The interiorization of this awareness resulted in a unique kind of self-realization-broadening of the field of self-activity to the levels of national as well as religious collective-self-realization. The Iranian-Islamic archetypal patterns of conscious and unconscious psychical processes were revealed to him to be in opposition to those patterns of thought and practice which were being imported with technology from the West and transplanted on the Eastern soil.

Jalal's realization of the contradictory characters of the Western and Eastern cultures caused him to write Gharbzadegi, an analysis of the corrupting influence of the West on the East in the historical perspective with particular reference to the Iranian society and body politic. In the last years of his life he produced two major works: the novel, Nafrin-e zamin (The curse of the land), published in 1967, a damaging criticism of the so-called Land Reform; and a work of ideological importance, Dar khidmat wa khiyanat-e rawshanfikran (Concerning the service and disservice of the intellectuals), which was posthumously published during the peak hours of the Revolution.

Jalal died on September 9, 1969 in a village in Gilan, and was buried near the Fir'zabadi mosque at Shahri Ray. Thus came to end an intellectual career, apparently chequered with swift shifts in political and philosophical position, but in reality depicting the journey of a restless soul in search of its true identity, a quest for the roots. Jalal's psychological and intellectual biography is not different from those of many others who underwent similar radical upheavals and transformations in the post-Second-World-War period of disillusionment with almost all the modern ideologies causing a deep sense of rootlessness.

Jalal traced back the roots of his own existence along with the roots of Iranian culture and soul to Islam-a diagnosis of great relevance to the Muslim world in general. Hamid Algar's introduction to the translation of Gharbzadegi furnishes all necessary information about Jalal's literary and political life.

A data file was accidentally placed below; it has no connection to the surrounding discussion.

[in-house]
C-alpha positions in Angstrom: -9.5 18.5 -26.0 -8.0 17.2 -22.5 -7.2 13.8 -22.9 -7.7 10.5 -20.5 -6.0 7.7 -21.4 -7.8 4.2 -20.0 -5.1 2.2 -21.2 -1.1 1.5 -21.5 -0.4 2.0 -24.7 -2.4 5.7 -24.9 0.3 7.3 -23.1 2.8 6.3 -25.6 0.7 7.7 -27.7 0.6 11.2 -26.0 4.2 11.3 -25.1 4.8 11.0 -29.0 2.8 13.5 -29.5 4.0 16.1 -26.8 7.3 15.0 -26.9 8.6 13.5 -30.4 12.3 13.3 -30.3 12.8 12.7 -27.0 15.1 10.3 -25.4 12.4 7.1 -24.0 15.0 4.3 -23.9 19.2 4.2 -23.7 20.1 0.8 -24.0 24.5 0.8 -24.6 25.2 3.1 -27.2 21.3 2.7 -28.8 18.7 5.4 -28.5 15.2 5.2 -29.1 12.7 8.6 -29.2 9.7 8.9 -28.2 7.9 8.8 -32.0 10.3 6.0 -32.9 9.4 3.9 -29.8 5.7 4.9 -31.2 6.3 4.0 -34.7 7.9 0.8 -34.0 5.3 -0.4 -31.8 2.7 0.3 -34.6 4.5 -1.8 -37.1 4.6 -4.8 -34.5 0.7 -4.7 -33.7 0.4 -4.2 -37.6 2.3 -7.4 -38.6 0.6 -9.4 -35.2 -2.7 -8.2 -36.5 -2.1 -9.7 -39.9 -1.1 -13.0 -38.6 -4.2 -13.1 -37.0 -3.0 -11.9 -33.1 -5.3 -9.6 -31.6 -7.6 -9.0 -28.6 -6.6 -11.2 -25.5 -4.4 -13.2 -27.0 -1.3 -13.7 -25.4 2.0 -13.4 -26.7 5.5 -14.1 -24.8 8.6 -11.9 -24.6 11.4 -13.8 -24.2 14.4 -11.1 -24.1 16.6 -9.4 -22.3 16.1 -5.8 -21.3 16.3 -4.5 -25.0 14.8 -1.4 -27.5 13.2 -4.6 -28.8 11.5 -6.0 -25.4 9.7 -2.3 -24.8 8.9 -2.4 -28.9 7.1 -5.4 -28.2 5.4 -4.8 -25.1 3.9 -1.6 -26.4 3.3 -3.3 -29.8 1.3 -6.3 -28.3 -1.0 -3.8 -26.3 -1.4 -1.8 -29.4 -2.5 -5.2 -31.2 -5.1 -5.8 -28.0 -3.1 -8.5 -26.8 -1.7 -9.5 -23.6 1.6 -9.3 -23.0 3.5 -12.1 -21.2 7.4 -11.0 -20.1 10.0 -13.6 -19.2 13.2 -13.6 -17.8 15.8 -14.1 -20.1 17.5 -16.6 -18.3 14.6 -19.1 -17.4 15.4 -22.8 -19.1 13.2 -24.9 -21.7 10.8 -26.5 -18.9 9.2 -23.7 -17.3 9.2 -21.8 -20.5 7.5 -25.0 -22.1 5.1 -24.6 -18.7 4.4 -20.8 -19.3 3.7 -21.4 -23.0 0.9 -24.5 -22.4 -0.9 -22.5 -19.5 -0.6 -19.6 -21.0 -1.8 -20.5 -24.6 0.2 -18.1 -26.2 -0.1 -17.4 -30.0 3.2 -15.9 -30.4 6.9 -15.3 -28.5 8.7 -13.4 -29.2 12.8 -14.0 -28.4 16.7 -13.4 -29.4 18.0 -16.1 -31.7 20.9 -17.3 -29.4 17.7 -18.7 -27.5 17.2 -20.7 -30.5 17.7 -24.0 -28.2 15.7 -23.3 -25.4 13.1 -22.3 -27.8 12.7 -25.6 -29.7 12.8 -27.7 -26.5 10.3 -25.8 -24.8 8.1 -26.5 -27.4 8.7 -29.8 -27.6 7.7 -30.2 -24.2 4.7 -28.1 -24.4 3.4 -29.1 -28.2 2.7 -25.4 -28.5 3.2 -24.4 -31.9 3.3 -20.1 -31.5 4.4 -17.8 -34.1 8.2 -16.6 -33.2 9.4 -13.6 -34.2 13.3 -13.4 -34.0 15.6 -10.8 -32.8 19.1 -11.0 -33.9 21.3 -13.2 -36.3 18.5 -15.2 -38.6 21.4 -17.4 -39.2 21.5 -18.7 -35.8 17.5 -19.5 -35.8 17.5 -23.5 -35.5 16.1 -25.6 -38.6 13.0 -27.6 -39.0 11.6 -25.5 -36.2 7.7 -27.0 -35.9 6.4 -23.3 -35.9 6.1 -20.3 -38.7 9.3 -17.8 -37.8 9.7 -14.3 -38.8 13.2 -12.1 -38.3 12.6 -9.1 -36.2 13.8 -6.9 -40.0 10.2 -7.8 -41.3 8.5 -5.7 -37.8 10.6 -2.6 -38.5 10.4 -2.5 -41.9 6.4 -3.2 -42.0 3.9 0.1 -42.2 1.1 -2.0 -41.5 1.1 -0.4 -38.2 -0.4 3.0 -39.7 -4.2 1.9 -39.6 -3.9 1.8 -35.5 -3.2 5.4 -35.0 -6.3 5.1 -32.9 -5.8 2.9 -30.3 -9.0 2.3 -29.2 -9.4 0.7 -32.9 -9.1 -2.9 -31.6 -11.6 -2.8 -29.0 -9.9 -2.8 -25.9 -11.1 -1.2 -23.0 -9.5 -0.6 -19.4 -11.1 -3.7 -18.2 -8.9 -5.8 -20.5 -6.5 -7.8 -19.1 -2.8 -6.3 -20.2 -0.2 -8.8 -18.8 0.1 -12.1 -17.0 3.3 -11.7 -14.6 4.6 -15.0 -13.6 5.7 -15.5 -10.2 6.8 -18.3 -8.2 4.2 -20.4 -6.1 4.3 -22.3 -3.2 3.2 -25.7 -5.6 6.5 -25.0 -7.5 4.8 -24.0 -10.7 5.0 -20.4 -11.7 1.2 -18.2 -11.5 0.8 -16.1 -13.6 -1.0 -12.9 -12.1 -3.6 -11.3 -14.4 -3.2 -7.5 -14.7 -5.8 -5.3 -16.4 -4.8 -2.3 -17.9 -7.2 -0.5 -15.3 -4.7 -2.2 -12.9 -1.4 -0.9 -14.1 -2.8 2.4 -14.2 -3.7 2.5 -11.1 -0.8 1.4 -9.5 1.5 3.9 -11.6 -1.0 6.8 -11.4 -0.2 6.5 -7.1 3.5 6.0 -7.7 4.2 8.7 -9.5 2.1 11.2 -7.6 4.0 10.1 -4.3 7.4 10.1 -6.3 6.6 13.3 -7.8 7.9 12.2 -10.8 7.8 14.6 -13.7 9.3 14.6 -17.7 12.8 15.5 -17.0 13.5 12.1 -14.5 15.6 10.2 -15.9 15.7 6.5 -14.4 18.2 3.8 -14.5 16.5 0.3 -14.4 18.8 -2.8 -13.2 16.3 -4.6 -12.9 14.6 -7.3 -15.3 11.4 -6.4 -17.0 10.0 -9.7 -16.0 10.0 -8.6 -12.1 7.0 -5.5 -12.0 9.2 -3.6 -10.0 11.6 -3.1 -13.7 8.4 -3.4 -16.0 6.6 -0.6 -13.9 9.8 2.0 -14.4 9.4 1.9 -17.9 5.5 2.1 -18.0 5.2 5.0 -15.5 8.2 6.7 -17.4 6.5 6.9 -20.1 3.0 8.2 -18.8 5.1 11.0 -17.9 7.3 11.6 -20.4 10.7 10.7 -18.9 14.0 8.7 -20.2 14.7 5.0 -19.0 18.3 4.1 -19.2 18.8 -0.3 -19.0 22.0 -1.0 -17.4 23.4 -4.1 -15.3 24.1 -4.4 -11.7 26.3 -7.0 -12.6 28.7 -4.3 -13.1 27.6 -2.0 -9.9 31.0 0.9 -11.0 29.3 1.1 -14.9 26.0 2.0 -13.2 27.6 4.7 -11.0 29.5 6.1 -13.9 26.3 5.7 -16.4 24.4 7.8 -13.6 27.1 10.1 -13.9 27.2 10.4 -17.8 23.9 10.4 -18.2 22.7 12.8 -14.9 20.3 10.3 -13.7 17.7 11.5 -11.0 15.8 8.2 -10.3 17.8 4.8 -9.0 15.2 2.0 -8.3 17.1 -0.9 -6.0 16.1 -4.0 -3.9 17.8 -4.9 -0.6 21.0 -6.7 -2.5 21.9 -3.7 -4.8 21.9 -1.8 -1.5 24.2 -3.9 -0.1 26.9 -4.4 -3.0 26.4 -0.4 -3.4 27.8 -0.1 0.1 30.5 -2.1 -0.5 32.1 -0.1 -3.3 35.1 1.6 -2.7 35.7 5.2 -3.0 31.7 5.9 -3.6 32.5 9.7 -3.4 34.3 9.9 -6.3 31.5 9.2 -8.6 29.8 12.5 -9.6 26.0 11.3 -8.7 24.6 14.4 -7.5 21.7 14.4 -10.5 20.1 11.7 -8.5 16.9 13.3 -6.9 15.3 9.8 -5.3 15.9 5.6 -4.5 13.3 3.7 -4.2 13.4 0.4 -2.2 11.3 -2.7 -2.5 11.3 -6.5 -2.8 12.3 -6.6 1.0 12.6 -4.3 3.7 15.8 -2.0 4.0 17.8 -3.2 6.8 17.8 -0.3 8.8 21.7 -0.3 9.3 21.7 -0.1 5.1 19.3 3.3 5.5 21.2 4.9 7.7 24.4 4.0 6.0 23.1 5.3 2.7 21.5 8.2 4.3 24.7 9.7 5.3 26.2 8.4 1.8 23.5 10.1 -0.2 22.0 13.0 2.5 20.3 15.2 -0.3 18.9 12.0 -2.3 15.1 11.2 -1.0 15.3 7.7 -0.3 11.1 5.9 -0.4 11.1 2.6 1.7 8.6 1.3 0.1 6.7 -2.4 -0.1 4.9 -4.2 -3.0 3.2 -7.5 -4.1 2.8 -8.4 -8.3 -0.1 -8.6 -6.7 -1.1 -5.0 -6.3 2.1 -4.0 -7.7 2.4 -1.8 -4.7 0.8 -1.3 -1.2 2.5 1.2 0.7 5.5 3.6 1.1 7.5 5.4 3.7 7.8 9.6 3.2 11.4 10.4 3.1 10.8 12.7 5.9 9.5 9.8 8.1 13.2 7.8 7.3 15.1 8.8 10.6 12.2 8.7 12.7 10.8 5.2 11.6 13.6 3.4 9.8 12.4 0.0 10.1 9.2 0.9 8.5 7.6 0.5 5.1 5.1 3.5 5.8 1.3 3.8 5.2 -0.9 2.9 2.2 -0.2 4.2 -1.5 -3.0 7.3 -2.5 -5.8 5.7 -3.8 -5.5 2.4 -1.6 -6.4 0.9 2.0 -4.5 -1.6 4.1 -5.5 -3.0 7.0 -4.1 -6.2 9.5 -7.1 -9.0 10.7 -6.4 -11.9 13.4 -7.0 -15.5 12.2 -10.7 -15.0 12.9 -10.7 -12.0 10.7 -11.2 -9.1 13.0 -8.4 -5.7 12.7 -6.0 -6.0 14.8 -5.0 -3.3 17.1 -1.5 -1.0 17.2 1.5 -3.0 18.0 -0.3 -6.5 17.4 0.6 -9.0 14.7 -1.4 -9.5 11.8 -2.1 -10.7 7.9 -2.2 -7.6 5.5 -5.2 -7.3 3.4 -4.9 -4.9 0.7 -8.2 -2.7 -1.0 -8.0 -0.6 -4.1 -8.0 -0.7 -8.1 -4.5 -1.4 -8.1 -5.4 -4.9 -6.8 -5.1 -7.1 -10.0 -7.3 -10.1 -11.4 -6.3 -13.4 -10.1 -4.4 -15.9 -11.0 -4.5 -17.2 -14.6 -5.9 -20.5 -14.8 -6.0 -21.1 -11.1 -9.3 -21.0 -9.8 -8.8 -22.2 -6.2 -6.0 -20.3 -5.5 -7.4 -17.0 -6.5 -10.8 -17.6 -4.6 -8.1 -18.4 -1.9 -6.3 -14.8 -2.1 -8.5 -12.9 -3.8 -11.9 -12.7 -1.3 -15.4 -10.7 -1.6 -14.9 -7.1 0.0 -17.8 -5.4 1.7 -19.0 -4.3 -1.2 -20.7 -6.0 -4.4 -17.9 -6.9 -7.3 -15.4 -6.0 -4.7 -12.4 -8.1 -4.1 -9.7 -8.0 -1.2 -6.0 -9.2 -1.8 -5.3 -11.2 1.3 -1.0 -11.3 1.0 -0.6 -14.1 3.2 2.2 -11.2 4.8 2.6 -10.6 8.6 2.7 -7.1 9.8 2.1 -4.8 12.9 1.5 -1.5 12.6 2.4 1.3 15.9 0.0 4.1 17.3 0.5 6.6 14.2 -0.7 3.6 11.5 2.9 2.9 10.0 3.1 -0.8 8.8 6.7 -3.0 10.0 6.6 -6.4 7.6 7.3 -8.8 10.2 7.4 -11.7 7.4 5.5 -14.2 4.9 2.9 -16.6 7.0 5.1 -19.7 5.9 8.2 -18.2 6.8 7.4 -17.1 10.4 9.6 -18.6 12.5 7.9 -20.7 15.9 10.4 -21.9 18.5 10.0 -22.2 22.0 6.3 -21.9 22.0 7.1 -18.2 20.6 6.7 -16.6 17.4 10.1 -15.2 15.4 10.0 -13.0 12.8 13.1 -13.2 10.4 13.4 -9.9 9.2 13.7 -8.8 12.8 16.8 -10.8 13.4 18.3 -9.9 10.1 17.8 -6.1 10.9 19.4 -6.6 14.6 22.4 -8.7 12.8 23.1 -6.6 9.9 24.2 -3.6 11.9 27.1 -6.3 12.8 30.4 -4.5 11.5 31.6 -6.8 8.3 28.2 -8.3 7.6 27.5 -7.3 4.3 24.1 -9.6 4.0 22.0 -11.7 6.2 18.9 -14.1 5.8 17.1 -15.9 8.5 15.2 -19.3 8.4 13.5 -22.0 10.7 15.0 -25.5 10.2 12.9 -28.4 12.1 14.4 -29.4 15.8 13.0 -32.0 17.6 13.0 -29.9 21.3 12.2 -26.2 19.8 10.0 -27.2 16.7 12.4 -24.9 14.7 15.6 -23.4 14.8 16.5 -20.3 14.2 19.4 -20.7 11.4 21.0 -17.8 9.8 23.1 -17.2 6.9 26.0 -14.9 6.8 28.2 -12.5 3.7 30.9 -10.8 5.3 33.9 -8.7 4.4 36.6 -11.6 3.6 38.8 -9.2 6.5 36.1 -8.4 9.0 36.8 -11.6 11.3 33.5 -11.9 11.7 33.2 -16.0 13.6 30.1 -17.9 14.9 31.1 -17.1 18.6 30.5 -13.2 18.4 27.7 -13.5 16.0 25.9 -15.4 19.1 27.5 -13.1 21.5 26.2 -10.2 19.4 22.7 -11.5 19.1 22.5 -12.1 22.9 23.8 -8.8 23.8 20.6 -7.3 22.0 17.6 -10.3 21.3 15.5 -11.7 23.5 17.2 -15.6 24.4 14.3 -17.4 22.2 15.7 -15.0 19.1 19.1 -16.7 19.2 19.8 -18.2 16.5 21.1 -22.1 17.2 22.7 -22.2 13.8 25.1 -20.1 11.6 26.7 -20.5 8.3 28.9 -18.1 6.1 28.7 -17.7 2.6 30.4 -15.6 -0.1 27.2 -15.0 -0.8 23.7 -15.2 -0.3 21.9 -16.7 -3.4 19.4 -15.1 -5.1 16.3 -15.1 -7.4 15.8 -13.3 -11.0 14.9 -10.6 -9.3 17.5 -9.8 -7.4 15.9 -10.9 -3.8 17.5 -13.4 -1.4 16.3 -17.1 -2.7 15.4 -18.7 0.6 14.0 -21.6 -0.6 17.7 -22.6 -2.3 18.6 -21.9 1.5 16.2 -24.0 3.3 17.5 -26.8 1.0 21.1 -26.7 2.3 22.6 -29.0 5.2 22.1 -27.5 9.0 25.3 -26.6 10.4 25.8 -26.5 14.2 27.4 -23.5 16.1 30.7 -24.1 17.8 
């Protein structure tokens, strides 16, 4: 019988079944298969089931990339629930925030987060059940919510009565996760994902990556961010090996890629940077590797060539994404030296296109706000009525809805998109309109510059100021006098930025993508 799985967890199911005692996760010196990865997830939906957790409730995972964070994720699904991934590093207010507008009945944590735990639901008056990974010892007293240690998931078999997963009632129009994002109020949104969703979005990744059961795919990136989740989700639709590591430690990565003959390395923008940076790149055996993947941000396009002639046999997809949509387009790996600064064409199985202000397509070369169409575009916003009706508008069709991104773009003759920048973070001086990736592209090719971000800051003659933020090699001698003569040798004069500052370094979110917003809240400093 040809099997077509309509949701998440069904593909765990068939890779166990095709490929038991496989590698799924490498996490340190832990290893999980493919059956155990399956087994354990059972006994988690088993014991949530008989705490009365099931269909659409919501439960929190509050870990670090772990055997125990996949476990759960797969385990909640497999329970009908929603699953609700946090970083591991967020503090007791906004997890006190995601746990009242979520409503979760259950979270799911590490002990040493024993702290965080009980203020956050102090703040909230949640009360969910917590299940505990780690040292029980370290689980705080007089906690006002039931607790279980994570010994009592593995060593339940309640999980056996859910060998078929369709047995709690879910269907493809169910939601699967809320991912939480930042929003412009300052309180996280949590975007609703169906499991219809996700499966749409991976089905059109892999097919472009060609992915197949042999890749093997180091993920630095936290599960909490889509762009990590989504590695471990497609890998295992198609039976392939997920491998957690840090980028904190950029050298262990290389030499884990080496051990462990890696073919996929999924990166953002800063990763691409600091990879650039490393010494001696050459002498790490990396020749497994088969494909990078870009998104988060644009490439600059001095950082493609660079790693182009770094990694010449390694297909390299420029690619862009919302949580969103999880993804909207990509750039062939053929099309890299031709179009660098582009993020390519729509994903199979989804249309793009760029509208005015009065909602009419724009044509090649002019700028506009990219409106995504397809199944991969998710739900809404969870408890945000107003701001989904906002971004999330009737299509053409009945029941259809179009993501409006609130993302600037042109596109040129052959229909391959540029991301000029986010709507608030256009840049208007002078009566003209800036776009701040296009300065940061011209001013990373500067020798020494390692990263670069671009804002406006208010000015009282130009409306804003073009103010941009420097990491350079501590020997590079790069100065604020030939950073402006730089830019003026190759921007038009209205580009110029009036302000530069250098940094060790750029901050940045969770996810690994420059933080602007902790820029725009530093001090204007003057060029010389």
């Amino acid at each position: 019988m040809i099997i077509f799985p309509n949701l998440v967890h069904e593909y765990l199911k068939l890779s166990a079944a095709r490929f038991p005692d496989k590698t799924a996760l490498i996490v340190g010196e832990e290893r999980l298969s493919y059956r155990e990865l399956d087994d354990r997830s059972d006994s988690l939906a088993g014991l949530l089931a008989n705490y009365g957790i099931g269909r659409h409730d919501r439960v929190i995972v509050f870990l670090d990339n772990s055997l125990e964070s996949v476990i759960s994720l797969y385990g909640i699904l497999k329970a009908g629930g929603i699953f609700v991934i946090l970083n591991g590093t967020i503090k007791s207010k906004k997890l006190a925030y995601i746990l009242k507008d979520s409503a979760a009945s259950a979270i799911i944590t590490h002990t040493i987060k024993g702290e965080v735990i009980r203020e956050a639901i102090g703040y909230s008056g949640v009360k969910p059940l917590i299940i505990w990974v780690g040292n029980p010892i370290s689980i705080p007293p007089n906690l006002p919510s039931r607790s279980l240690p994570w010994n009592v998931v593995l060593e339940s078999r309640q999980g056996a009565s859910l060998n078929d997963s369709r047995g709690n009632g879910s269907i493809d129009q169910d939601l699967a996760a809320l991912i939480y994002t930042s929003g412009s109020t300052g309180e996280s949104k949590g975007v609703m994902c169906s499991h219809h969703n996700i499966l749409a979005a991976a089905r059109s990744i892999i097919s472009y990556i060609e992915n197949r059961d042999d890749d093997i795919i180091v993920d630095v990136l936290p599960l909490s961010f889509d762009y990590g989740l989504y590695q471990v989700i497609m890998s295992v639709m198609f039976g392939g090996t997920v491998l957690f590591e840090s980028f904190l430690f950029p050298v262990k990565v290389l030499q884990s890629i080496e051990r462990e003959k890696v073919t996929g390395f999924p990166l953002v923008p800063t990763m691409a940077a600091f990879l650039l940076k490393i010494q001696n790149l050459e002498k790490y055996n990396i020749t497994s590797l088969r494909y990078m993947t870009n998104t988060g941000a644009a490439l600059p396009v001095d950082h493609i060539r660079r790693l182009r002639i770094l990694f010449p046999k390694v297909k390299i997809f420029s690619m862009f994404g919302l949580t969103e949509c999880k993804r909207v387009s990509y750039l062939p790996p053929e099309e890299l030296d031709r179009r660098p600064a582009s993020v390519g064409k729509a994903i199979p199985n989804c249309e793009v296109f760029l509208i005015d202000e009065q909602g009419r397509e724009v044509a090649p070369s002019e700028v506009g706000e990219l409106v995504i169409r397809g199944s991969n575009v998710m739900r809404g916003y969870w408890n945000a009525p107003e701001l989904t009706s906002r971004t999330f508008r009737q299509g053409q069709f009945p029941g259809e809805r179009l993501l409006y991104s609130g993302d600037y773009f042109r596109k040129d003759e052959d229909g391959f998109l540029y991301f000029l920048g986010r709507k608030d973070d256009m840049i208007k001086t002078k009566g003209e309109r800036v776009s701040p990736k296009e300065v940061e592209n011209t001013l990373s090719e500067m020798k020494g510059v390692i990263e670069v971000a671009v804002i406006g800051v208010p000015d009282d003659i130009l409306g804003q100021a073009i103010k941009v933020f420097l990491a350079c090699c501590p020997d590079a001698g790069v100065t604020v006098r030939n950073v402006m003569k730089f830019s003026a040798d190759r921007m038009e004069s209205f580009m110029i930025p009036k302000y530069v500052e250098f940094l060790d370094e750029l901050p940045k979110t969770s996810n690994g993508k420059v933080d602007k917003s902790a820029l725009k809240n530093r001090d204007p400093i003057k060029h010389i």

Algar's following observation provides the key to understanding the real nature of Occidentosis:

It is important to remember that its author was neither a historian nor an ideologue. He was a man who after two decades of thought and experimentation had discovered an important and fundamental truth concerning his society-disastrous subordination to the West in all areas-and was in a hurry to communicate this discovery to others. He had neither the time nor the patience to engage in careful historical research, and at some points in the book he even enjoins his readers to dig up the historical evidence for a given assertion. (p. 14). A more important observation made by Algar concerns the nature of Jalal's rediscovery of the soul of Islam. In his view, Jalal's return to Islam is not straightforward, because, firstly, he could not completely free himself from the Orientalist influence, and secondly, there was an unmistakably nationalist colour to Ali Ahmad's proud claim that Islam became Islam when it reached the settled lands between the Tigris and the Euphrates, until then being the Arabs' primitiveness and Jahiliyyah" Jalal in Occiden tosis blames Orientalists for inflating the Iranian ego by causing them to believe that they are the people with a great past and consequently making them think that they did not need learn anything new from the West except the use of machine.